Special printmaking workshop for kids

A group of students at The Lowell School in Flushing were able to learn about printmaking as part of a special workshop conducted by professional artist Jami Taback.

Taback is the founder and director of Kids at Risk: Adventures in Printmaking, which focuses on assisting students who have social or behavioral challenges.

Lowell School Principal Susan Klein said that the Flushing location has 132 high school students. There is also an elementary/middle school in Bayside that has 110 students.

“Our students have learning differences, they have some special needs, which is why they are here,” Klein said. “They flourish here. They get a lot more support then they would if they were in a large community high school.”

Klein had received a letter from a principal at another school telling her about Taback’s program. Around that same time, she had seen an article about Taback in Newsday and thought it was an “omen” that it was meant to be.

Taback, a resident of Kew Gardens Hills, was at the school four days doing the workshop, with about 10 students participating.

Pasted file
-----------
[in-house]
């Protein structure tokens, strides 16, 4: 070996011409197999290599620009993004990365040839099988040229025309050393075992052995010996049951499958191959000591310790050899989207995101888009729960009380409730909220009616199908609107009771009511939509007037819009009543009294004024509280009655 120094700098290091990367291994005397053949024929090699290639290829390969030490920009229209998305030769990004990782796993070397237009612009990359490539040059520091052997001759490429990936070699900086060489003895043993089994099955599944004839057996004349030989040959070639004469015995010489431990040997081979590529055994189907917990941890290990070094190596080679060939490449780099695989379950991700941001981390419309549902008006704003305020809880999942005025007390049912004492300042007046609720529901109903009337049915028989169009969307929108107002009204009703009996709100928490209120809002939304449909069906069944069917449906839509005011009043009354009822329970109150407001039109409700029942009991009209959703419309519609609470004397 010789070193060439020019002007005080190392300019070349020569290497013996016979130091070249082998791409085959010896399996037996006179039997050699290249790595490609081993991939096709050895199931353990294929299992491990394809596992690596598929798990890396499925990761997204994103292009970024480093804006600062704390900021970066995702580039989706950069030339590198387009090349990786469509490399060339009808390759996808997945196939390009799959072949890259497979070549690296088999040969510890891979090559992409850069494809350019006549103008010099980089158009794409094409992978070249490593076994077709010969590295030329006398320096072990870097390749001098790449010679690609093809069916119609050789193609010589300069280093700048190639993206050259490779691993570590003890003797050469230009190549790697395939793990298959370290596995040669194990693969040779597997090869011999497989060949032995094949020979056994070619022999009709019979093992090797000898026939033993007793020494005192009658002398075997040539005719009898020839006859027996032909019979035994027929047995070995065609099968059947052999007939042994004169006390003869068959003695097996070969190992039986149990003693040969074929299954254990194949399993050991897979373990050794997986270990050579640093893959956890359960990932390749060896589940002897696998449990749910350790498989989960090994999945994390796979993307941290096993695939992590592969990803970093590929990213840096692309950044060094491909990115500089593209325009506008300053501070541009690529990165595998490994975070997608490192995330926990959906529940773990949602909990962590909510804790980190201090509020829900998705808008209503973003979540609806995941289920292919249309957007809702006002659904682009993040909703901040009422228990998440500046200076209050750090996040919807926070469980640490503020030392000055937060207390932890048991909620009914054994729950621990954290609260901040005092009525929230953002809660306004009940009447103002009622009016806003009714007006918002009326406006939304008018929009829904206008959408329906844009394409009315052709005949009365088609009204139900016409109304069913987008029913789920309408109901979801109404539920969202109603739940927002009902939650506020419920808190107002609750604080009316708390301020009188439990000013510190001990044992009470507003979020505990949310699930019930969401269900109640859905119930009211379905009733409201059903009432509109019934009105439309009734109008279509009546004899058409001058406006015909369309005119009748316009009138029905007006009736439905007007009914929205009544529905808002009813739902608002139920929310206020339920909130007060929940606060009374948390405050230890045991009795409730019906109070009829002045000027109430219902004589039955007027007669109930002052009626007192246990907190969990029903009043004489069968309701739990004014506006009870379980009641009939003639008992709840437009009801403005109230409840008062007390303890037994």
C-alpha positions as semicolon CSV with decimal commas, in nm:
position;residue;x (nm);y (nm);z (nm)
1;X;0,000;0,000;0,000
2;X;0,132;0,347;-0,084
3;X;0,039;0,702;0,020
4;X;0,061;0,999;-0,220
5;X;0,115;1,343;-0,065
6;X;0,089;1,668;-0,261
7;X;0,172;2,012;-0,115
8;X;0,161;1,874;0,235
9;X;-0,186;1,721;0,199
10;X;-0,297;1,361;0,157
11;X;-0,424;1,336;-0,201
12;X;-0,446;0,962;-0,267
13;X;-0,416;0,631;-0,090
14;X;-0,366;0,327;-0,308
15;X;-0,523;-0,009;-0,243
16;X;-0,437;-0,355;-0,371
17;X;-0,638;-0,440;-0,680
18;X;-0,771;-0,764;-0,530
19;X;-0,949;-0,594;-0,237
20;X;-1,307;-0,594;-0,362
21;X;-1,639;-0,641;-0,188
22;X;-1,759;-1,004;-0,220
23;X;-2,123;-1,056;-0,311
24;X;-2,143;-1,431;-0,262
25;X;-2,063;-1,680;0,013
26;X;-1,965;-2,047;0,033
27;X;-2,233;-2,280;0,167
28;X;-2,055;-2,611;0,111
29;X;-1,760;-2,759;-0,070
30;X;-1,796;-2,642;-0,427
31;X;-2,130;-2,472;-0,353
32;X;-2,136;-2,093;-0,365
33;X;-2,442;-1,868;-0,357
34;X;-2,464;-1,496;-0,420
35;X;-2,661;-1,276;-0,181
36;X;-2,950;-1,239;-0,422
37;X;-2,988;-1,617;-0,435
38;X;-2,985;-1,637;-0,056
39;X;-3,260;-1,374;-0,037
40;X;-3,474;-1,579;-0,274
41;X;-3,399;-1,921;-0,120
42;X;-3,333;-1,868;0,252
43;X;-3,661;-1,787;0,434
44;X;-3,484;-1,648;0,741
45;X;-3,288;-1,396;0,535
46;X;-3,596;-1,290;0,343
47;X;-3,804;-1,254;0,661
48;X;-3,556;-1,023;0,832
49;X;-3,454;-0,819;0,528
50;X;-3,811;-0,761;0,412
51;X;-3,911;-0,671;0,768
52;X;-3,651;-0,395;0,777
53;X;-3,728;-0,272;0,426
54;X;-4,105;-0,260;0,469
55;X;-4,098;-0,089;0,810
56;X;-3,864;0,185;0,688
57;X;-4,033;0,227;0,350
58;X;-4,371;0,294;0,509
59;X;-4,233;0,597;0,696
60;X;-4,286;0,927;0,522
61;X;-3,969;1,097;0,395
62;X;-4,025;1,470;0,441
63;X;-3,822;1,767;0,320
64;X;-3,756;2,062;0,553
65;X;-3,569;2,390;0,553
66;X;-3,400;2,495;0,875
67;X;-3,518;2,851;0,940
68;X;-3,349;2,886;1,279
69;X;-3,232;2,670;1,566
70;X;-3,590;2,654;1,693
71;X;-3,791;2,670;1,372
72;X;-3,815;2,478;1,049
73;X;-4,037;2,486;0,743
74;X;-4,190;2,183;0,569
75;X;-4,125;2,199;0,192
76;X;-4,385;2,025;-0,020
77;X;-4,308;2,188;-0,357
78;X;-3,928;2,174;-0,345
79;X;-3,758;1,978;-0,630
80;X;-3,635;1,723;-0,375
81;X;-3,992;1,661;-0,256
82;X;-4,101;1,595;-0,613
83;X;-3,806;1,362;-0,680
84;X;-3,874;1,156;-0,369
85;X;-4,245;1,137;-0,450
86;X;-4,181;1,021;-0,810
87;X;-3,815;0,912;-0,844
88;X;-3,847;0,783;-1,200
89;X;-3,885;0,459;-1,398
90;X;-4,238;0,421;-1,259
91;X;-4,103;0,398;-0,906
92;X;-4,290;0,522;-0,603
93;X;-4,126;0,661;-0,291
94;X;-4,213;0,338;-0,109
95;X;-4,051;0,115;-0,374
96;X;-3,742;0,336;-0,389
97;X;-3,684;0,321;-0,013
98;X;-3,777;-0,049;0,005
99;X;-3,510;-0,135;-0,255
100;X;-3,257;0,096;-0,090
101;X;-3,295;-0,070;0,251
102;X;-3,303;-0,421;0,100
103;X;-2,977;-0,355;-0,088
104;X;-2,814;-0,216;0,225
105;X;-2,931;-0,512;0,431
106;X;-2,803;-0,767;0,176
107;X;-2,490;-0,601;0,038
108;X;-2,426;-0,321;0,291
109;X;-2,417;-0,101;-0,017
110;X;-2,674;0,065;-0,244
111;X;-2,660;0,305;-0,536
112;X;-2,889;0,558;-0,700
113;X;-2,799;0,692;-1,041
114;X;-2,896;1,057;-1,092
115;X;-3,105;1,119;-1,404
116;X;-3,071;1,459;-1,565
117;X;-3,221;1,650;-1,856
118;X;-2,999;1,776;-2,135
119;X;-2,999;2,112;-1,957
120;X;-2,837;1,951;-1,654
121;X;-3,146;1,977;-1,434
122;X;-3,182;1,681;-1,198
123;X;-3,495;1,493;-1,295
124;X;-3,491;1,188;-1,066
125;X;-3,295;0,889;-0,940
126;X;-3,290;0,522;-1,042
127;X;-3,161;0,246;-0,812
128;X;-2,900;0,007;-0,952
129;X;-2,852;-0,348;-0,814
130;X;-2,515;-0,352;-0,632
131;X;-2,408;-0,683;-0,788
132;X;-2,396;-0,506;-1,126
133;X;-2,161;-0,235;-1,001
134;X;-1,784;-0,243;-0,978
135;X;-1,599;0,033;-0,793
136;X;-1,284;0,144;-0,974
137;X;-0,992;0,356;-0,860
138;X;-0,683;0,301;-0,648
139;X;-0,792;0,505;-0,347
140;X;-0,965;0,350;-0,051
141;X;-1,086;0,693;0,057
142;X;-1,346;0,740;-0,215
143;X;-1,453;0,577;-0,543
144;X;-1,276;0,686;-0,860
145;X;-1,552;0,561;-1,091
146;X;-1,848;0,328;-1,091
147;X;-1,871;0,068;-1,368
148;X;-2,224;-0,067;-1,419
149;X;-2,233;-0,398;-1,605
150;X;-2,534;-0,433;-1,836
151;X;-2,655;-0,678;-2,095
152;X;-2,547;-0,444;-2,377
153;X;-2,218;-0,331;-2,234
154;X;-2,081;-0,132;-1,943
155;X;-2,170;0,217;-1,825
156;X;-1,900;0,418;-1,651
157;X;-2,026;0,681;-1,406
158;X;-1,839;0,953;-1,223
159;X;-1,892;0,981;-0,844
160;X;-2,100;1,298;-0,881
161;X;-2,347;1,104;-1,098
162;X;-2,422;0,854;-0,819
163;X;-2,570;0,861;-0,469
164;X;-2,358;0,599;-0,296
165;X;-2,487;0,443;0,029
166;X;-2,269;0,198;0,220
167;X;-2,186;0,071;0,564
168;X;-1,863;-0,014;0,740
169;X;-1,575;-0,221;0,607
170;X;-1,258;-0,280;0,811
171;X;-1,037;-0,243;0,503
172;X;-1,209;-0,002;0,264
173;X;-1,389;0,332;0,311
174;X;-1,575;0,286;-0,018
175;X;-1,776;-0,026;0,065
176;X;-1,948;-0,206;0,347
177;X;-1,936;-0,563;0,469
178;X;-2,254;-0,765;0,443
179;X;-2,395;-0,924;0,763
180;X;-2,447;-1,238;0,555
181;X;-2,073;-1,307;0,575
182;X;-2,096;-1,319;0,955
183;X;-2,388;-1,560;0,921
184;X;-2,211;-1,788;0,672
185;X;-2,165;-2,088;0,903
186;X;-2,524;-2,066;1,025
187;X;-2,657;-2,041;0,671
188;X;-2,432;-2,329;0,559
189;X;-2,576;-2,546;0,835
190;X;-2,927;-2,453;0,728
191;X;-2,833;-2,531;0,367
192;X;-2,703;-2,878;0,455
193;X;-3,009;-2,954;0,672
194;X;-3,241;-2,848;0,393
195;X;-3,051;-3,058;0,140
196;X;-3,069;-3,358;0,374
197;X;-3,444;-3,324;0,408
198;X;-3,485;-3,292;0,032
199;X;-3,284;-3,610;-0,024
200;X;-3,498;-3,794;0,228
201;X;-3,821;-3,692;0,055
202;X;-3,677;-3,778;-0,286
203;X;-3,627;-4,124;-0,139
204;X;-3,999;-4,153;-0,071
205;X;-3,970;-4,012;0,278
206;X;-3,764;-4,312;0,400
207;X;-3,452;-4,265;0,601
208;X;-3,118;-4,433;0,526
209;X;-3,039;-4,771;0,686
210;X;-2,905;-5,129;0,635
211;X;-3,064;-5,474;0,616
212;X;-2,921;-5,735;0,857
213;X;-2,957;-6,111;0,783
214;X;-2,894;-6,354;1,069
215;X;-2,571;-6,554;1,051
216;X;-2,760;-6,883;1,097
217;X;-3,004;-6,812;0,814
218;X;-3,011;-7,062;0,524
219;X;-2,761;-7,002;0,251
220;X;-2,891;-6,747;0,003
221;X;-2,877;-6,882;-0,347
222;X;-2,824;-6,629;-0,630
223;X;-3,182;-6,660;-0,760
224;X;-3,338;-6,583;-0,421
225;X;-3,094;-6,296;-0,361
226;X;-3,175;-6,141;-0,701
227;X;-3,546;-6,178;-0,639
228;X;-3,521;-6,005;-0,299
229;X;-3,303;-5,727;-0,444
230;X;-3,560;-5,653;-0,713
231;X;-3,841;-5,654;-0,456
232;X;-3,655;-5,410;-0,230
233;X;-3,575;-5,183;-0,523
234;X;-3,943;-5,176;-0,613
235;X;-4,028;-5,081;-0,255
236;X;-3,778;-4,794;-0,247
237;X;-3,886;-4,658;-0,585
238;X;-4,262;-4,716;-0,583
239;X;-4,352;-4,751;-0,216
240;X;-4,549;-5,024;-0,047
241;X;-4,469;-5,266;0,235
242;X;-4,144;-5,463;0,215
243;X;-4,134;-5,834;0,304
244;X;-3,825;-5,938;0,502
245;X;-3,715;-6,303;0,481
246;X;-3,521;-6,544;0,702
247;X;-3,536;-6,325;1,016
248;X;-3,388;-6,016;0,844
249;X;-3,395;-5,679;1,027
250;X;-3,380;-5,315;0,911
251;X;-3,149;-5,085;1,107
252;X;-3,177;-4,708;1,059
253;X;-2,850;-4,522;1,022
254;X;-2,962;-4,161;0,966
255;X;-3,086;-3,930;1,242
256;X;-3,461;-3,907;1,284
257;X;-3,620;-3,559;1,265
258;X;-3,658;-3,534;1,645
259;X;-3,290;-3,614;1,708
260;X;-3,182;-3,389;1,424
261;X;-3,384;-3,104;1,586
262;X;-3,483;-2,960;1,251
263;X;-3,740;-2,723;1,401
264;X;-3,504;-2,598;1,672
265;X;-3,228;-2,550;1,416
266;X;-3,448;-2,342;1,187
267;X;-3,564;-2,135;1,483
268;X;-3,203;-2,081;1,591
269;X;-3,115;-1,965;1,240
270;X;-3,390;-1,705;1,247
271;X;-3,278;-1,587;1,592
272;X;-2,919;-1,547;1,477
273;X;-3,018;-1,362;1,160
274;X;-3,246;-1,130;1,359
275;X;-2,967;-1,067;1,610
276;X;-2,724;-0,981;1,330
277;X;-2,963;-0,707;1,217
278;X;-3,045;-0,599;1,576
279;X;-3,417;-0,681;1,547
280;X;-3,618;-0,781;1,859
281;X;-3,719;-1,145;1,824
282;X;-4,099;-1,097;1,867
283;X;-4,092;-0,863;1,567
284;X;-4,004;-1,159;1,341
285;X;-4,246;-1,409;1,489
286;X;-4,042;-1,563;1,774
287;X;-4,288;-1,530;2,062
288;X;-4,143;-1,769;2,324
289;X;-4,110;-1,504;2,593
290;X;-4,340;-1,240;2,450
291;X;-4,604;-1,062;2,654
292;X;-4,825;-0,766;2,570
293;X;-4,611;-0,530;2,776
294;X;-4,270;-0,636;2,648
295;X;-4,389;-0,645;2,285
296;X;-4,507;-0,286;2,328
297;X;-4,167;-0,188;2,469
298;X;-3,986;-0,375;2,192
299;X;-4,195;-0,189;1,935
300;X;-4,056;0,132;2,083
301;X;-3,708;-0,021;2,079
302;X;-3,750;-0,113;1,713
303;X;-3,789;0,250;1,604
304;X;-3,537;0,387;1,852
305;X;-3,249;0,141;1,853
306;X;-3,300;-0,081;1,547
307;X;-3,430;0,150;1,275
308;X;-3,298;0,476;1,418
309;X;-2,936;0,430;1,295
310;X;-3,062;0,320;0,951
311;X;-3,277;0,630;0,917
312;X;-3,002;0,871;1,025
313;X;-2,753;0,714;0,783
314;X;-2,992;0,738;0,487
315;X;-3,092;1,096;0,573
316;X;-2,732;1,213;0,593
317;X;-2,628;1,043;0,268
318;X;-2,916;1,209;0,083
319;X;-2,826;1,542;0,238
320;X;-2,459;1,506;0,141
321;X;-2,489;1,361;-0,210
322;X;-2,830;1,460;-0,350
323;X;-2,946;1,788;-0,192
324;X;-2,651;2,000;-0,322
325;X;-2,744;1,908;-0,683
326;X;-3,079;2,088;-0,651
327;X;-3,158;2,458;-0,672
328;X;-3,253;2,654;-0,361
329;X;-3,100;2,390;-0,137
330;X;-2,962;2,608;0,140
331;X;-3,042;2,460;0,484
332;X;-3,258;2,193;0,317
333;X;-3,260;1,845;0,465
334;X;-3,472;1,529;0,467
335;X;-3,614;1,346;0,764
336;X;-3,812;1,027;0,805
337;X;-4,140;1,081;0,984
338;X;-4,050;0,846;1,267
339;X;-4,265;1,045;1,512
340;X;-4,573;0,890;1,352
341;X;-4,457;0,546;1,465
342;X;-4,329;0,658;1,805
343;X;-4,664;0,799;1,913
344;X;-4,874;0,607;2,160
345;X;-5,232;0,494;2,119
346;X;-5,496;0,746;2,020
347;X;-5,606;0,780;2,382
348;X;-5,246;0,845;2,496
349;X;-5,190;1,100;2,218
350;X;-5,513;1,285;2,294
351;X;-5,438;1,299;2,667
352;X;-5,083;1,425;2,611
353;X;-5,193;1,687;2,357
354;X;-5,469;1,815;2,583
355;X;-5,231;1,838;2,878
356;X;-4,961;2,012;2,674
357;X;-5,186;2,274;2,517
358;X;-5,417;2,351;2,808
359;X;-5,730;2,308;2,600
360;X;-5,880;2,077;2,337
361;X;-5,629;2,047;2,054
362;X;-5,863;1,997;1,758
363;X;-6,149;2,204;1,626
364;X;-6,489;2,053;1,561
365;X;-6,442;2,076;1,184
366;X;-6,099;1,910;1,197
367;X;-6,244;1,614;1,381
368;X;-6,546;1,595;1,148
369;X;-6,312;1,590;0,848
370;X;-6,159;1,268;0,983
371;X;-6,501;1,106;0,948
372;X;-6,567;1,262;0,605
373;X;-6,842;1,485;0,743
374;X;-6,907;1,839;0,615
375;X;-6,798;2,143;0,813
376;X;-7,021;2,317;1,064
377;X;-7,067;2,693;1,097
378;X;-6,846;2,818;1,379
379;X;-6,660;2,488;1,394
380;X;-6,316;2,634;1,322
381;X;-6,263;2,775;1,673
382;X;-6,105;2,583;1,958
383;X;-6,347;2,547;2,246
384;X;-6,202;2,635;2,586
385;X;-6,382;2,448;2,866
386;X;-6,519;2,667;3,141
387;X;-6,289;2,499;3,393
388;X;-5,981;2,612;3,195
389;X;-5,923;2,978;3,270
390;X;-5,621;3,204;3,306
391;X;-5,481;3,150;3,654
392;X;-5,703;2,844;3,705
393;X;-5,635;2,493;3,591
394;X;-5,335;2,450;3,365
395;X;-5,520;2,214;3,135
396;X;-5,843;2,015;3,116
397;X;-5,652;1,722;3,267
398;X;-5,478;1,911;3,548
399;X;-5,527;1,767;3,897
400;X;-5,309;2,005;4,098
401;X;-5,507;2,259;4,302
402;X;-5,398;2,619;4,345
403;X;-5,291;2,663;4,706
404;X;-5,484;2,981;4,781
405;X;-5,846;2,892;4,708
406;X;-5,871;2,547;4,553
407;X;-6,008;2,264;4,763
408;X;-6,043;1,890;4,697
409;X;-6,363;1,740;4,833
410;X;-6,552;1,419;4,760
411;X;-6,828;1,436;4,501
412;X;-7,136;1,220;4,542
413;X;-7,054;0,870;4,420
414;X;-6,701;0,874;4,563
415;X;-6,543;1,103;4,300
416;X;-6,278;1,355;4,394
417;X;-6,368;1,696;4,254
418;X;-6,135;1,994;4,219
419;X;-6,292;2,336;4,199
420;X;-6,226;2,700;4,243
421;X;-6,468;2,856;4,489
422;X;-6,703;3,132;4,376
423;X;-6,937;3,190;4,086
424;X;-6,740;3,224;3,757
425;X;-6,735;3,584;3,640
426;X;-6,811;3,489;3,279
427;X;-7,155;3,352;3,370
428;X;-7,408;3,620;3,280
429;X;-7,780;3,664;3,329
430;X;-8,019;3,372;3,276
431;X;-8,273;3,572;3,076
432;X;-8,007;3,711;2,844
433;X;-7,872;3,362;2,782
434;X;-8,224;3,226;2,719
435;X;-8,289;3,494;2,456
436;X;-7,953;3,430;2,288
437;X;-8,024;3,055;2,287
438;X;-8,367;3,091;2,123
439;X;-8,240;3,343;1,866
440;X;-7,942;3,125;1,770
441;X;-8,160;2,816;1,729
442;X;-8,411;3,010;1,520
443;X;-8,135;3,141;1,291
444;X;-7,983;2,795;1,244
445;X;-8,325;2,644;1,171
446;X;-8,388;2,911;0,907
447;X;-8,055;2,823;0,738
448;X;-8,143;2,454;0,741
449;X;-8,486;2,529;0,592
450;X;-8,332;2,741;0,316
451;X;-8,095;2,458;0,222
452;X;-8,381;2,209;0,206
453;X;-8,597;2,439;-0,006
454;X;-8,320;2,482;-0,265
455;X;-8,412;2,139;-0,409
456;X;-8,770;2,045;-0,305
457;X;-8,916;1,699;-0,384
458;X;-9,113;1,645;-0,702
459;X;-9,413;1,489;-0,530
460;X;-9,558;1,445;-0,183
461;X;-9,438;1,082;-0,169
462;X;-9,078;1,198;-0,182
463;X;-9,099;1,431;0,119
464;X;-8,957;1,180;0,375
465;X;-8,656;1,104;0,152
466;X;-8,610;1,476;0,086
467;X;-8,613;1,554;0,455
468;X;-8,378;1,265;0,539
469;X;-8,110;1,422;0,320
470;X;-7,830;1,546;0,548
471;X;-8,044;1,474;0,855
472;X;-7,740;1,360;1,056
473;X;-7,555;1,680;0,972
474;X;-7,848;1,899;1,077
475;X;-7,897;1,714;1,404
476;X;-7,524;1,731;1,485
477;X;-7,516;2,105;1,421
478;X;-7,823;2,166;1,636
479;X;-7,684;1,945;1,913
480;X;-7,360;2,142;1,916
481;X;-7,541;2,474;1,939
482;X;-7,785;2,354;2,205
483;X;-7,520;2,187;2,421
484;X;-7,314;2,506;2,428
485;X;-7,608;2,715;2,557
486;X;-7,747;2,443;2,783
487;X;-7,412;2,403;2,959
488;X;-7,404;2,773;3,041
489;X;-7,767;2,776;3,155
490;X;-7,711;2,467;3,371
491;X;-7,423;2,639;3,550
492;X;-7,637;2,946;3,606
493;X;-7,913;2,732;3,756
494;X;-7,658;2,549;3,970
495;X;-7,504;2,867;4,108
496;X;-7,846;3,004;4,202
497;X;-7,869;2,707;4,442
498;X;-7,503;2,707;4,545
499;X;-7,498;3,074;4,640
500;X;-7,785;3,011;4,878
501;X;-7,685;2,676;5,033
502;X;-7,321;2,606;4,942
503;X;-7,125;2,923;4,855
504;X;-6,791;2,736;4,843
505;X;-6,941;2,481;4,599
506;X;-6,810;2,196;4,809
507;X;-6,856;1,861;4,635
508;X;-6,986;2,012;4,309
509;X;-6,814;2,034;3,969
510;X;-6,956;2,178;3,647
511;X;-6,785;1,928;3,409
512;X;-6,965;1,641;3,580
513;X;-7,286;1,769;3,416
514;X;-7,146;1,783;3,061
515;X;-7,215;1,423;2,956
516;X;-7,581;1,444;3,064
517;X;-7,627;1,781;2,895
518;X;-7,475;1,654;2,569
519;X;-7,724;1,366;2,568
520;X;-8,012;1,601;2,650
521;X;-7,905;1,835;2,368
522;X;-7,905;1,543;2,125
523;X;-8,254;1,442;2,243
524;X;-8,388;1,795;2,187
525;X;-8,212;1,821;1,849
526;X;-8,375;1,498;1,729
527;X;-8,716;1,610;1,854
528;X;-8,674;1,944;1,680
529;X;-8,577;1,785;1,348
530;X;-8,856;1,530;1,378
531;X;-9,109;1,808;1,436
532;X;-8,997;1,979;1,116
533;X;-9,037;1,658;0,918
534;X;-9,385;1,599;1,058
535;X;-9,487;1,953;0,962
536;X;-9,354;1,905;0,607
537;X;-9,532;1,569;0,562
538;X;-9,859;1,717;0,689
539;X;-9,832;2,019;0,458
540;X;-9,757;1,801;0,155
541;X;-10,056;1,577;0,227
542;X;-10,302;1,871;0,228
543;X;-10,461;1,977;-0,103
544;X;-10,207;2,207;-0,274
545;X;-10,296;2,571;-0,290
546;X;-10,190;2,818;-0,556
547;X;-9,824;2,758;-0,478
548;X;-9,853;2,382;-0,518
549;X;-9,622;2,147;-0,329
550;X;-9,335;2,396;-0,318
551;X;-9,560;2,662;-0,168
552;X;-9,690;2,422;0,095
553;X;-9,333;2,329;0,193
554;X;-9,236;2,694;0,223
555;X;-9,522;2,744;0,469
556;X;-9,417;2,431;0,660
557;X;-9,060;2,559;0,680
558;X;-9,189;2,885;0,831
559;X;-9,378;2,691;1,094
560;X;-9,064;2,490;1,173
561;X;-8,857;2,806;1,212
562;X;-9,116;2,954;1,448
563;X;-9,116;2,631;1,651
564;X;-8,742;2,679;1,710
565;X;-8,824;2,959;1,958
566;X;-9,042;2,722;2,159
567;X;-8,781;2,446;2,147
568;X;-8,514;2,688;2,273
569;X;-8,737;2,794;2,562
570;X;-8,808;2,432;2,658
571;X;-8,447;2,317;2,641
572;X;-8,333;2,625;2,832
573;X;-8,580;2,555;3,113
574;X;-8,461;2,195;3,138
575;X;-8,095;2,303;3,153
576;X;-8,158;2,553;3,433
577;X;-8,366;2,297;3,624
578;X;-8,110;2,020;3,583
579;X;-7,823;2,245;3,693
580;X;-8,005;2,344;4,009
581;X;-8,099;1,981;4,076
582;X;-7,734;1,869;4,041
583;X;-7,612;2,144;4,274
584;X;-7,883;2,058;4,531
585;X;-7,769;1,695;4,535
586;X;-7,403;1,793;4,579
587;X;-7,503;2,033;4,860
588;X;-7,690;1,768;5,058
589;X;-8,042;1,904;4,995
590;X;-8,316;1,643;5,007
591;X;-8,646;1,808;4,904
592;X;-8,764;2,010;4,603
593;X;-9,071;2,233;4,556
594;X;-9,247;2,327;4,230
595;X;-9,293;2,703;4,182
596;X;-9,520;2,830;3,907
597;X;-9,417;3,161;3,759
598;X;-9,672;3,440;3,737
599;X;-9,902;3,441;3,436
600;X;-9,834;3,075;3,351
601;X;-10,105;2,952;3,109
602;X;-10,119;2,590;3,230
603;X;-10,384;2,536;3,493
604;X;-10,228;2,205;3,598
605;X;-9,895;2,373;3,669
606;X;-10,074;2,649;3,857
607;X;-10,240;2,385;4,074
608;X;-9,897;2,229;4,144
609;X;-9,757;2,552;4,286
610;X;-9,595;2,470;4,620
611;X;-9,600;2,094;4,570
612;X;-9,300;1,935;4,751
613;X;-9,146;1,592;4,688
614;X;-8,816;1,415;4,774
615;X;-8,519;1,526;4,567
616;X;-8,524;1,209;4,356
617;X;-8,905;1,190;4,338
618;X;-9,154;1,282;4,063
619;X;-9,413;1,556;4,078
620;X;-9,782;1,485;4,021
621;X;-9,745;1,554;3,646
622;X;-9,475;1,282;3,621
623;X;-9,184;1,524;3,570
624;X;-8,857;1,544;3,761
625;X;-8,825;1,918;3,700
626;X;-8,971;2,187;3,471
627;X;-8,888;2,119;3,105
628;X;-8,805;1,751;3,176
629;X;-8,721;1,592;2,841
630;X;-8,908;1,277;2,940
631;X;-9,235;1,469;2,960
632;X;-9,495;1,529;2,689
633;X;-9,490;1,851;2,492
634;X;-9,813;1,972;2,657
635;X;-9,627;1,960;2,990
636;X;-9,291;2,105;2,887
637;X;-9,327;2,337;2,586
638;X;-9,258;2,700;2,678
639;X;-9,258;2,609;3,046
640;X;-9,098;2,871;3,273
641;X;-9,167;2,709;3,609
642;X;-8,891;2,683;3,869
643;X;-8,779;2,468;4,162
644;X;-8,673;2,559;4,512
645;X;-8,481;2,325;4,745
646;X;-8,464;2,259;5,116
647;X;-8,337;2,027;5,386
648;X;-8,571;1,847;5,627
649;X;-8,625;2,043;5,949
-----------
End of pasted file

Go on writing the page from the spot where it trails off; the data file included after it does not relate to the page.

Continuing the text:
“Many of these students are the students who have expressed a desire to pursue art careers and excel in art,” Klein said. “We wanted to bring in an additional experience for them that we ordinarily could not do because of not having our own equipment.”

The students learned the printmaking process and created pieces that they can include in a portfolio for college review

“They’re very talented, and they grasped the process right away,” Taback said, adding that she forms a mentoring relationship with the students. “I had a very good time with them. They’re good kids.”

Junior Hannah Klitsberg, who wants to be an animator for a company like Pixar or DreamWorks, was one of the students who participated in the workshop. She said that learning printmaking gives her another skill that colleges will see when she applies.

“You get to create things,” she said of the class. “You’re surrounded by people who have the same interests.”

Although many of the students will keep their pieces for their portfolios, they will be displayed in the school’s hallways. Klein said that the students have been saying ‘thank you’ for having the workshop.

“They’re very happy to have this opportunity,” she said.

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